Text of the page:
An ill-advised bill being considered by the Arizona legislature would make it easier for unlicensed construction companies or workers to perform jobs without being properly licensed by the Arizona Registrar of Contractors (ROC). The proposed legislation (SB 1305)ould adversely impact Arizona homeowners and position unscrupulous, unlicensed contractors to scam even more than last year's reported $22 million from consumers.
Currently, an unlicensed person legally can do "handyman" work and minor home repairs, provided that the total cost of the project is less than $750, including labor and materials. The pending legislation would raise this limit to as much as $2,000, but would eliminate materials from the equation. In other words, an unlicensed person or company whose knowledge has not been tested, is not required to be bonded or insured, and likely does not pay taxes or carry liability insurance, can do a project of any size as long as the labor costs less than $2,000.
So what does loosening the rules for unlicensed contractors mean to the average homeowner? First, it allows for a much higher financial risk for consumers -- the amount of money he or she is "out" should the handyman do substandard work or no work at all goes from $750 to an unlimited amount, not to mention the liability homeowners assume should that individual get hurt on their property. Second, it leaves the injured homeowner with few options for recovering these losses.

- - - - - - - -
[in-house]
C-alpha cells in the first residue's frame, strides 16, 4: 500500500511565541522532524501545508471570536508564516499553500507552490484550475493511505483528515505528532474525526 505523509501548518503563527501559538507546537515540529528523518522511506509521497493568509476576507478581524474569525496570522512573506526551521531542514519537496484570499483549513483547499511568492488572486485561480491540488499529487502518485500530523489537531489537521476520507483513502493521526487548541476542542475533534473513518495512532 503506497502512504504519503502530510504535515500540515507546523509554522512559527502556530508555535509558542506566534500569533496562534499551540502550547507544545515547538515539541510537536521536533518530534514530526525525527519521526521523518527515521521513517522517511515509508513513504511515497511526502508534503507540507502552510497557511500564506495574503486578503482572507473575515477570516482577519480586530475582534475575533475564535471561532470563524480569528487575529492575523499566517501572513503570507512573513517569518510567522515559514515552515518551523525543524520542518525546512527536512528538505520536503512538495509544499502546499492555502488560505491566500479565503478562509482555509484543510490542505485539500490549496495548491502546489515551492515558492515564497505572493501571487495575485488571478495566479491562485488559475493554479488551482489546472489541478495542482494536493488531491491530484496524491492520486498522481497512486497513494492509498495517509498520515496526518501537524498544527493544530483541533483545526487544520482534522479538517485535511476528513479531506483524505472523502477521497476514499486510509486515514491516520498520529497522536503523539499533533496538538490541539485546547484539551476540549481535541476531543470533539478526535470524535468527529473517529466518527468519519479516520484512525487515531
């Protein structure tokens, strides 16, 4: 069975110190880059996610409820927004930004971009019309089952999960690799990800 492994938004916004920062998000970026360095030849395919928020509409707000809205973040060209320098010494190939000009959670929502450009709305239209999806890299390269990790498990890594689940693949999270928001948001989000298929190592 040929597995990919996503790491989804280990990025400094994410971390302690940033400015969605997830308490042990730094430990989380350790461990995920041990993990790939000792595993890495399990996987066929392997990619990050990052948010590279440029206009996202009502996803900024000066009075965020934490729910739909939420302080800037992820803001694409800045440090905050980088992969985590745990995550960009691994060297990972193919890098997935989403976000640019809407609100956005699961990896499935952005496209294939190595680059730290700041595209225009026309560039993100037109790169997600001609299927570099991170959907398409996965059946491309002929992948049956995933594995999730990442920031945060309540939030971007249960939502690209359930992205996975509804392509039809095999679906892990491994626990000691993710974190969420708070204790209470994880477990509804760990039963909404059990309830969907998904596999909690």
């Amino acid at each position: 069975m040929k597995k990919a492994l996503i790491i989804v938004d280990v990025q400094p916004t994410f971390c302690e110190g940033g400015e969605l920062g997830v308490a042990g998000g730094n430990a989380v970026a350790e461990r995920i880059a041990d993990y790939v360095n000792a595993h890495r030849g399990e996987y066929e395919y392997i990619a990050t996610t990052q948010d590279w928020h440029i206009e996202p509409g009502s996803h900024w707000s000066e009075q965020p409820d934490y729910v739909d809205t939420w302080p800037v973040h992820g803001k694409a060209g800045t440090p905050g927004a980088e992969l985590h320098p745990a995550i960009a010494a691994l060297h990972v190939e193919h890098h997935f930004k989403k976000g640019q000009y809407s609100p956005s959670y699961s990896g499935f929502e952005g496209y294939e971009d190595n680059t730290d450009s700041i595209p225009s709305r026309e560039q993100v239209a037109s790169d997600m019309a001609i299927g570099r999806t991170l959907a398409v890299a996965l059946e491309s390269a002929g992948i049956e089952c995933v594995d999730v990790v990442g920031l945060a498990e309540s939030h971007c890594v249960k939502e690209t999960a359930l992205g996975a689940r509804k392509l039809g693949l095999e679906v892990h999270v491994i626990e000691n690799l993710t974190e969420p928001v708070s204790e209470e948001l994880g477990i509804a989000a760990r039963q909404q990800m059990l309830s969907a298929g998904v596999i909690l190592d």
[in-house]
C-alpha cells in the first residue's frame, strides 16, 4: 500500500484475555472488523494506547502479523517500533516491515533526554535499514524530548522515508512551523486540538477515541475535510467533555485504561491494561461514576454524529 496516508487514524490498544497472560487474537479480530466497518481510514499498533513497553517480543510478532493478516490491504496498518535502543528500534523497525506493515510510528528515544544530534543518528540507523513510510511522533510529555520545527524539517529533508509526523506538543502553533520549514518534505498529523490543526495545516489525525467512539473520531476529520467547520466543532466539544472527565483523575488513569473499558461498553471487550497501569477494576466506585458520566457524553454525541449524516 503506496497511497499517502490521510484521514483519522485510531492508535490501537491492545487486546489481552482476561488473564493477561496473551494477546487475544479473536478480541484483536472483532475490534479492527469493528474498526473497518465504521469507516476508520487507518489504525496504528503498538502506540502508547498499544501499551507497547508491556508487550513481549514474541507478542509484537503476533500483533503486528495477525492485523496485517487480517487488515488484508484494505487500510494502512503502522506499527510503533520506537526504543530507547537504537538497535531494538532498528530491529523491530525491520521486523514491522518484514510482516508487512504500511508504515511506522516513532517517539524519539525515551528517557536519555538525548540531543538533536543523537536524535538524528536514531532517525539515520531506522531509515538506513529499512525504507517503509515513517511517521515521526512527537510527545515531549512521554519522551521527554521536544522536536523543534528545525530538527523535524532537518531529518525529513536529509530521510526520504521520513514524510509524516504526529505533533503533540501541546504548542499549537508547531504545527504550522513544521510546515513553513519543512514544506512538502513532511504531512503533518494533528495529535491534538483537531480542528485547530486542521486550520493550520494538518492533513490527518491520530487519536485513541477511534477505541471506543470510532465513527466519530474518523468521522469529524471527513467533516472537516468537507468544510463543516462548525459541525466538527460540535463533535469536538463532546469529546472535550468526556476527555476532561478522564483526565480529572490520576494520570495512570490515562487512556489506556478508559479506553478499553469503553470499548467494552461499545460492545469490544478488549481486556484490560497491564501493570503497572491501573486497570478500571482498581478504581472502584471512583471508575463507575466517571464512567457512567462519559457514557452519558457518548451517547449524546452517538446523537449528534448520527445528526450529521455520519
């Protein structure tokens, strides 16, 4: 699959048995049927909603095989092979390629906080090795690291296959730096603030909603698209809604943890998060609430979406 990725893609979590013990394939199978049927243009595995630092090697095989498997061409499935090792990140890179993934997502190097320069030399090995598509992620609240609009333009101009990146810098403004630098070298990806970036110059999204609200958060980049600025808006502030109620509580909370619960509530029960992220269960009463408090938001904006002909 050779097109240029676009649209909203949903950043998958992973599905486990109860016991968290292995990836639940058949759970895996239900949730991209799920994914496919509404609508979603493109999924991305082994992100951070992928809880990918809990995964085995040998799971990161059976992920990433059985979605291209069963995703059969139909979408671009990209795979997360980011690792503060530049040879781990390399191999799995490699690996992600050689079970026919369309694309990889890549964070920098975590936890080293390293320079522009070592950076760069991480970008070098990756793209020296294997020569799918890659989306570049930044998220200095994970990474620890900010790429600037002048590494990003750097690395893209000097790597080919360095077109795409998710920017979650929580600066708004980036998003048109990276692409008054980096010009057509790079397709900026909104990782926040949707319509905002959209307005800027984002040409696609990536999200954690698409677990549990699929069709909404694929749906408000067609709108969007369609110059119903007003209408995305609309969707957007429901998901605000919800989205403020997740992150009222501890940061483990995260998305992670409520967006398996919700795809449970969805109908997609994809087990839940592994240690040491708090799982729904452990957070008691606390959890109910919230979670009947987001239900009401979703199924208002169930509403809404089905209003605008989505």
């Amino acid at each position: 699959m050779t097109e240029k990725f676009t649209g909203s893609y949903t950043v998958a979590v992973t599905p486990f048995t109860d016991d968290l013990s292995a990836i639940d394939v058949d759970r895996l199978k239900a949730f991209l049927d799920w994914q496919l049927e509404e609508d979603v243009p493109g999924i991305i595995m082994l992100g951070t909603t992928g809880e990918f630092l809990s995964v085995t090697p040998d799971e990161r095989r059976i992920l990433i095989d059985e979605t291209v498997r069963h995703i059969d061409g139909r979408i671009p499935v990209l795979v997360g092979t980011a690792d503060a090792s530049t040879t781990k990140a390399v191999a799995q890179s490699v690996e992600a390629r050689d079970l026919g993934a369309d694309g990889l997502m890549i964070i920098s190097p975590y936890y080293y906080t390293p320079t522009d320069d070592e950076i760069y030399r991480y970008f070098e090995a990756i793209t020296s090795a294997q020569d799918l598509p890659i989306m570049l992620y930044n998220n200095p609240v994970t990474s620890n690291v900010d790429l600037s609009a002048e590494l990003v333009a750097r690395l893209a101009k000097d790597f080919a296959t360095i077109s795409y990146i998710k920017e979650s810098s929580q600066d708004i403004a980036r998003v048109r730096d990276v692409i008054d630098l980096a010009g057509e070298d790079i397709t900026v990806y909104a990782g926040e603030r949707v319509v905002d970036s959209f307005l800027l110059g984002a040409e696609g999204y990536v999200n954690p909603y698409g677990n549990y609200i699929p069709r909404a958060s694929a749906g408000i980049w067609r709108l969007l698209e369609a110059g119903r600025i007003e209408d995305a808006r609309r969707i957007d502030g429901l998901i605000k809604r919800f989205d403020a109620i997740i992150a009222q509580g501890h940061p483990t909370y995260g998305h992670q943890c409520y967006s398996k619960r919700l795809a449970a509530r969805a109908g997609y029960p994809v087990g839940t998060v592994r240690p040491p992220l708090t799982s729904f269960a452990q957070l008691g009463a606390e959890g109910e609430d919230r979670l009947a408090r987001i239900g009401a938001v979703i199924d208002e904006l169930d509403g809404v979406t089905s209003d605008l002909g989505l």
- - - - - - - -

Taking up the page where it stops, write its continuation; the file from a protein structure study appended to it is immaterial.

Homeowners who get burned by unlicensed contractors forfeit many options when they knowingly -- or more often unknowingly -- hire someone without a license. Home improvement and repair scams are common in Arizona due to the year-round construction-friendly weather in many parts of the state, as well as our large senior communities. Why open the window of fraud wider for unscrupulous, unlicensed contractors by completely changing the way we define the cost of a construction project? Do you want someone without a license putting a $5,000 roof on your home? If so, here's hoping the job's done right because if it's not, your chances of recouping what you've lost -- and getting the work done correctly at no cost -- are slim to none.
Israel G. Torres, director, Arizona Registrar of Contractors